It almost worked too. A late race caution broke them up temporarily but they found each other and the two of them (whom I dubbed Stewiland) began another charge towards the front and were actually visible in many of the national broadcast shots. Unfortunately something happened and Gilliland lost the back of Tony’s car and for some reason unbeknownst to me, Kurt Busch (I will have more to say about him later in the notes) decided to give pushing Tony a shot. Then a few minutes later he abandons Tony and shoots up a groove on the track to push someone else. I couldn’t tell you who because I was cursing such a blue streak that all I could see was blue for a few minutes. What could have been a top ten finish ended up being a 17th place finish, which dropped Tony back down to 12th in points.
The finish however, between Johnson/Earnhardt and Bowyer/Harvick (with Gordon/Martin in the middle) tied for the closet in series history (since the advent of electronic timing) with Johnson beating Boywer by the skin of his teeth (I think they said 2/16th of an inch or something like that?) The win catapulted Johnson to second in the series standings.
Gratuitous Tony Picture Alert: I had to add this one because it’s a funky angle. I can’t decide if it looks like he is lifting his leg to pee on the car like a dog or if it looks like Tony is doing some sort of newfangled NASCAR YOGA!
The ‘Dega notes:
- I have watched the video and seen the stills in question…and I do NOT believe that Jimmie dropped under the double yellow. At most he had one tire ON the yellow line but he was not over it and his tire was on the line for maybe 10 seconds? I don’t think that counts as advancing position by going under the double yellow line and Johnson’s win and points should stand. That is all I will say on that subject.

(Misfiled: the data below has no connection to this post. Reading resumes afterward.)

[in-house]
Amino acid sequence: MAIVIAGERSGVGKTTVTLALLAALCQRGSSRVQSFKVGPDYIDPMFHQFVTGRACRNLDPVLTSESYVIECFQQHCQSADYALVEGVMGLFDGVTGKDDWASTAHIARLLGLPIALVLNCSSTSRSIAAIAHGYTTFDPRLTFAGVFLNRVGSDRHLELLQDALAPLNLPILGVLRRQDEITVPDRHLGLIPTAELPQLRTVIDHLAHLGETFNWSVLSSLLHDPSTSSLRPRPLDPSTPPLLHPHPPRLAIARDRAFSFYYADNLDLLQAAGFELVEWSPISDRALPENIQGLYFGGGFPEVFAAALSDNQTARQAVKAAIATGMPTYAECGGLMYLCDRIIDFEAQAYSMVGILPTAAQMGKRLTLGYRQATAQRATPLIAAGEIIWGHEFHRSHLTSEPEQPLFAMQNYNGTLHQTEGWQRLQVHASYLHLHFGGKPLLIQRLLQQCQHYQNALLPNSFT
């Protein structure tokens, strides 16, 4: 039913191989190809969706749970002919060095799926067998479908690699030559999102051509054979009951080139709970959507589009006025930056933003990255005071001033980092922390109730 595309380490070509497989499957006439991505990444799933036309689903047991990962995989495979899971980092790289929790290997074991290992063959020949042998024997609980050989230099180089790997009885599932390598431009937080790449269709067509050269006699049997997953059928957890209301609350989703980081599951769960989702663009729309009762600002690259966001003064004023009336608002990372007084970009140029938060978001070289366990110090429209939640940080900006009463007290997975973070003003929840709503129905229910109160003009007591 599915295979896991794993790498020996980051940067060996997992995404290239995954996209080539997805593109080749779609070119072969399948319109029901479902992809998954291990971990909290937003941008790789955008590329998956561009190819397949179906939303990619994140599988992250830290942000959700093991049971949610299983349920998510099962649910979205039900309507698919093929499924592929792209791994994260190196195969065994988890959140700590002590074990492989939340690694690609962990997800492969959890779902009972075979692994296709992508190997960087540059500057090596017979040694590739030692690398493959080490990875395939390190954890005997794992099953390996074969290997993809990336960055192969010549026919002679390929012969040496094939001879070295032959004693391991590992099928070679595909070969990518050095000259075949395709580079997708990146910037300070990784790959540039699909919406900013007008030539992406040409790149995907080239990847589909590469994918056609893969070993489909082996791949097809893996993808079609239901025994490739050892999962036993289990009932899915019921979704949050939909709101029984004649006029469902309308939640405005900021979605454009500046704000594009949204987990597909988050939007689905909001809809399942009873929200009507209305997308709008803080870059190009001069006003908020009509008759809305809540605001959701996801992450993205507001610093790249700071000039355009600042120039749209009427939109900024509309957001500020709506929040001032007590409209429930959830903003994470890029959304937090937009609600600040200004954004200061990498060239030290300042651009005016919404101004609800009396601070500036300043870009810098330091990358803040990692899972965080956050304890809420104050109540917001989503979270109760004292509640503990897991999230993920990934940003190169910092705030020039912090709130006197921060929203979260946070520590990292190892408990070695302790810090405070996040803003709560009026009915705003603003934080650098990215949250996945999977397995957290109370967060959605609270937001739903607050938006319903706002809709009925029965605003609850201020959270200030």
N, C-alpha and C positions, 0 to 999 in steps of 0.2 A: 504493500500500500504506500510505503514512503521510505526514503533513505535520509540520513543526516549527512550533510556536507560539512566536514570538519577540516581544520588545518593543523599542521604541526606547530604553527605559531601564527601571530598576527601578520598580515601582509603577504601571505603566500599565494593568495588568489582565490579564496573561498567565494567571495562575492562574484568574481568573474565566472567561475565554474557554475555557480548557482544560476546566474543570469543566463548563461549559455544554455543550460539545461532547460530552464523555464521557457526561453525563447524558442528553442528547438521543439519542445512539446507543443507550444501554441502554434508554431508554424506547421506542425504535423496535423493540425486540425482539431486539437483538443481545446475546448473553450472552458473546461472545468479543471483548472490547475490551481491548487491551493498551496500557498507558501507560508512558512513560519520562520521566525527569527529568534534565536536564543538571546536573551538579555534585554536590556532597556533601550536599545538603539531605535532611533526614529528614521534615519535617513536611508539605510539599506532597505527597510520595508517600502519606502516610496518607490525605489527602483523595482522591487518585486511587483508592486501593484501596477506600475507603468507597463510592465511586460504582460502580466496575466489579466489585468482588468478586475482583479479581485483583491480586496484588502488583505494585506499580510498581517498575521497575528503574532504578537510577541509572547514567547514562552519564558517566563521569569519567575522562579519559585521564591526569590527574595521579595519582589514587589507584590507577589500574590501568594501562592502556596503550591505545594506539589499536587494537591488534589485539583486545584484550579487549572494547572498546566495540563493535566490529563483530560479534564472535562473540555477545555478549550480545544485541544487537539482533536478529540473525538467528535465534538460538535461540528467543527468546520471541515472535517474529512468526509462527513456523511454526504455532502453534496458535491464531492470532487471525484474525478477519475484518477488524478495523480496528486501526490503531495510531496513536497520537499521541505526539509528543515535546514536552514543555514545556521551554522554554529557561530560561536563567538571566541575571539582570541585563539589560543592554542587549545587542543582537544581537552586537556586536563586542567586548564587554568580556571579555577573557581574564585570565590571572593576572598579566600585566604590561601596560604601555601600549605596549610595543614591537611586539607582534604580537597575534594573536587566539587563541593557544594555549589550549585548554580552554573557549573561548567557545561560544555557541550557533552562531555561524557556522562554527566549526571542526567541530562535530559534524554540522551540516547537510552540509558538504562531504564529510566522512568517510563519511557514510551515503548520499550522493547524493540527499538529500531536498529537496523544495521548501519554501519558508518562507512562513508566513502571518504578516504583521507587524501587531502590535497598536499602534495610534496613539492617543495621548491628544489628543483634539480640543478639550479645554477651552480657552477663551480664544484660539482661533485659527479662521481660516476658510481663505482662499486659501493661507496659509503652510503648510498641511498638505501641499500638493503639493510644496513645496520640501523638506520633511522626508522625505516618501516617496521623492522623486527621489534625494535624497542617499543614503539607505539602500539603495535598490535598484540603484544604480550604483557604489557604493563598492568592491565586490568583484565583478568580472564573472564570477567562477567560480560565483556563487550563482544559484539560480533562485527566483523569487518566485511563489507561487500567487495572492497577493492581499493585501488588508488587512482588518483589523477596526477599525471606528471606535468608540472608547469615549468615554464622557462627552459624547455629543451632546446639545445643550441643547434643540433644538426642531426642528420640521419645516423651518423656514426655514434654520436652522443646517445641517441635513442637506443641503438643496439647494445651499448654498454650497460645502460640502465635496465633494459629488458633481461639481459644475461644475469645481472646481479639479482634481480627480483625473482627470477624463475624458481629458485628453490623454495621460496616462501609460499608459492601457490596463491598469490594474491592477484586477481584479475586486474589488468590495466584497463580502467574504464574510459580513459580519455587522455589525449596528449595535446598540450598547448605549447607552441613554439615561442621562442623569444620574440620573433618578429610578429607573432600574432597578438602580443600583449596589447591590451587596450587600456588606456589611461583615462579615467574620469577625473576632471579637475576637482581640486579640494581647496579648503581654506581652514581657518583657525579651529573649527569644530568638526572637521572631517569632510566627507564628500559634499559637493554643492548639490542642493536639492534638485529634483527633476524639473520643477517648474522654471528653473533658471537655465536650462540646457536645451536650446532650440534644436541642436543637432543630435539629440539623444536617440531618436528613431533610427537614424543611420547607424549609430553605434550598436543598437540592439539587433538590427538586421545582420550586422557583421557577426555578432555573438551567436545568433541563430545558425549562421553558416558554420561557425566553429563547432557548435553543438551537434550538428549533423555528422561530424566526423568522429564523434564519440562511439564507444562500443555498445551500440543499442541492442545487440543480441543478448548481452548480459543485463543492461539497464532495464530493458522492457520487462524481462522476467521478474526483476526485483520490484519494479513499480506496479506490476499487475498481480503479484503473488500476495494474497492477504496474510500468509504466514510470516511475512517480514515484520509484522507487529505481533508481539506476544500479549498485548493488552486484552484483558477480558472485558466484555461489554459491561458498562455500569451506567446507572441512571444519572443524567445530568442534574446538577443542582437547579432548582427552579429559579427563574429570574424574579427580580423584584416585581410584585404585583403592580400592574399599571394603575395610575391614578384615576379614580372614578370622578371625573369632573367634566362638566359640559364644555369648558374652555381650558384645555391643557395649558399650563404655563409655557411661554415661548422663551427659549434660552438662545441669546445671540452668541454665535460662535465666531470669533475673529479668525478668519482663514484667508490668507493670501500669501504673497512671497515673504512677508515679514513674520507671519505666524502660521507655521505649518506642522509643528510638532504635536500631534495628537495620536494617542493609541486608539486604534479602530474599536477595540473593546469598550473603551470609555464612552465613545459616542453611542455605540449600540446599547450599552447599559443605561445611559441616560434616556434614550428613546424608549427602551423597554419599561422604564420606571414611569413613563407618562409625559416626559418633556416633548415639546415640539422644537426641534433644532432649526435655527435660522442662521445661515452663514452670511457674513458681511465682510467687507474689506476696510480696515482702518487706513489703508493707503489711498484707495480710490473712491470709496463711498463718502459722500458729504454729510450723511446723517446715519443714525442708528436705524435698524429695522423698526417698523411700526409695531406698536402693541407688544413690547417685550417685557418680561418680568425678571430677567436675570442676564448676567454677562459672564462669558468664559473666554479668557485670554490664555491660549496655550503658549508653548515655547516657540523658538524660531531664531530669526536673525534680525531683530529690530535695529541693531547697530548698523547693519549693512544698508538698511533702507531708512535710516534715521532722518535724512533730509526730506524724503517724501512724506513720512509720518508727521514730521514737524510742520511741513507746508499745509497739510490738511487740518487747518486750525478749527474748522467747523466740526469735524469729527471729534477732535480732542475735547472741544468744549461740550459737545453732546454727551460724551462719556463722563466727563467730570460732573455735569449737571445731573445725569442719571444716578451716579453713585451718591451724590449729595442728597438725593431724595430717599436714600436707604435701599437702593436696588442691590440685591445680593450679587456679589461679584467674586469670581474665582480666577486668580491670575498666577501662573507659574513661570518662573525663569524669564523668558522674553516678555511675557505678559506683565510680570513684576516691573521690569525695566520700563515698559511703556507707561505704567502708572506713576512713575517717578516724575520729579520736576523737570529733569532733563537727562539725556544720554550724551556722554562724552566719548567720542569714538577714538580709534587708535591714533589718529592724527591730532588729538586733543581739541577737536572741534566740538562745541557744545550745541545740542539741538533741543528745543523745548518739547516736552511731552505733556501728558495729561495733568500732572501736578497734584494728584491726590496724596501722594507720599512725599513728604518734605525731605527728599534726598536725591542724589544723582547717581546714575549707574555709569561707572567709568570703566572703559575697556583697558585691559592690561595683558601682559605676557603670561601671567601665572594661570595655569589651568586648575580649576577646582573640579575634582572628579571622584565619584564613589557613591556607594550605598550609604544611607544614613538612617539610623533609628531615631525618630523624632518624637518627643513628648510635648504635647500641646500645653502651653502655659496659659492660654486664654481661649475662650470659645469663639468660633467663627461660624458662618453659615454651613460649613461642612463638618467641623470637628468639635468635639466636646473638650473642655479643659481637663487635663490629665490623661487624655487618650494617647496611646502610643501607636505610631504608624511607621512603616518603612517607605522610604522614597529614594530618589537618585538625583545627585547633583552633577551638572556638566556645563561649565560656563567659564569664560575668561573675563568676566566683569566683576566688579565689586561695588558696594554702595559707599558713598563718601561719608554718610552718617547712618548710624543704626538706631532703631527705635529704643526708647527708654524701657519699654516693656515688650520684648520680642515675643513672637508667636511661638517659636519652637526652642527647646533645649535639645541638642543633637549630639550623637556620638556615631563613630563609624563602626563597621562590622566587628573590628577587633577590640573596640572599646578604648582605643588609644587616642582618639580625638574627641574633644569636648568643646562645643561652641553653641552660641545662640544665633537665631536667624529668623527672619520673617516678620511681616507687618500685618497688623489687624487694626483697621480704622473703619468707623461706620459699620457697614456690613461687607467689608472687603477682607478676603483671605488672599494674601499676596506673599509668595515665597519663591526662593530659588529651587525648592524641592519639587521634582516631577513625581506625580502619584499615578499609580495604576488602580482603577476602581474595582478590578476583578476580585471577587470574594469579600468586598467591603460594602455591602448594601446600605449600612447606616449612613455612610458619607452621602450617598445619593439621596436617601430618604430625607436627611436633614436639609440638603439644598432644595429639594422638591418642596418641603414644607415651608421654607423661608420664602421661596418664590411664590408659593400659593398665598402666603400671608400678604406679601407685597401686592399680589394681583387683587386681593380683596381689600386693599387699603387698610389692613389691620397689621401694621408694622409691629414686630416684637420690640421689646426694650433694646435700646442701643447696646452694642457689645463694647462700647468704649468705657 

- I think your best bet to win restrictor plate pod races is to hook up with your teammate and try to stick with him throughout the race- like Jimmie/Earnhardt and Gordon/Martin. (HINT HINT – Stewart-Haas Racing- something to think about for Daytona and fall Talladega).
- Did you know that if you are in a tornado warning and don’t really have any place to take cover that the best thing you can do is get into your car, buckle your seat belt and turn on the engine? It took me forever to figure out that you needed to turn the engine on so your airbags will deploy in case you end up being tossed around like a sock monkey in a dryer. The things you learn on twitter while hoping the fans in the infield are safe.
- Kurt Busch seemed like he was trying out for the highway patrol and not racing at Talladega with as many people as he pitted. It was for this reason alone that I was NOT pleased when he jumped between Tony and David. Of course I was even less happy when he up and abandoned Tony. But yeah- just because your car is yellow Kurt doesn’t mean you need to try to cause all the cautions- just sayin’!
- That was some driving by Ryan Newman to save his car from hitting the wall not once but twice late in the race. Good job- but maybe we should rethink greasing the bumper next time.
- One FUN aspect of the pod racing is coming up with cute monikers for the duos. I already told you my one for the Stewart/Gilliland combo (Stewiland) earlier in the post. Here are some others I came up with: Johnshardt (Johnson/Earnhardt), Boyvick (Bowyer/Harvick), and Ham-man (Hamlin/Newman). Play along with me…can you think of any good ones?
The Sprint Cup Series takes a break this weekend and then takes back up Saturday April 30th with night racing at Tony’s favorite track: Richmond. Go TONY Go!
* Title inspired by Trace Adkin’s song “Ala Freakin’ Bama”